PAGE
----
“After U.S.C.C., it was pretty much ground zero. I have never felt better than this past week. Being in Hawaii, the views . . . being out there it’s hard to have a bad day with all that stuff in the background. I just remembered who I am and what I am, and had confidence in myself that I’d lacked in previous weeks.”

   Albertson was the ACC medalist in 2013, his sophomore season, has been All-ACC three times and earned All-America honors twice.

   He wanted nothing to do with sitting out Hawai’i, but Heppler made him earn his way. Schniederjans was exempted into the tournament, and the coaches had the other players compete in a qualifier for a second spot with the plan of coaches choosing the final three travelers after that.

   Albertson beat out Hines in a two-hole playoff for the second guaranteed spot.

   “He said he wanted to play. He’s never missed [a tournament in his college career]; that’s a big deal to him,” Heppler said. “There have been very few guys who have played every tournament [in their four-year Tech careers].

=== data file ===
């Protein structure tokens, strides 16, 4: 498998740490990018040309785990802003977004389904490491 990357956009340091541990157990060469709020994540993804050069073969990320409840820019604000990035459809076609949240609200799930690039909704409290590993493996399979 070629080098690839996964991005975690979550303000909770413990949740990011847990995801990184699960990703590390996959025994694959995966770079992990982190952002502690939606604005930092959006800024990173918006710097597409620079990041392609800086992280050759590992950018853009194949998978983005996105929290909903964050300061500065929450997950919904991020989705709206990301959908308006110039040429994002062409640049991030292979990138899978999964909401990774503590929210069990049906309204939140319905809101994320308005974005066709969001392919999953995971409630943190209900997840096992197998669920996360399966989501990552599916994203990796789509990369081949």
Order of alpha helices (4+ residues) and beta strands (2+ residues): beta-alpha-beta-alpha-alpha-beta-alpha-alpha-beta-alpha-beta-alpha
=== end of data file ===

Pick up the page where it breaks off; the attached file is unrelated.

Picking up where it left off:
“He did earn his way over. I think his confidence was up. He was able to clear his head from life and school, and he got back to who he is – a kid who plays All-America-level golf.”

   For a spell this fall, to a far greater degree than when he wobbled last spring, Albertons found vertigo on the links.

   He’s in a better place now.

   “It’s going to be a really good spring,” he said. “I want to go off on a good note as a senior, and hopefully help the team.”

   Heppler hopes the Jackets are better off, too, for having gone through what they have this fall.

  “I don’t think the lineup is settled at all,” he said. ” “If you can finish top eight [at U.S.C.C.], you know you’ve got a chance to make match play [in the NCAAs].  Our last two rounds were really, really good. This is a better way to end the season.”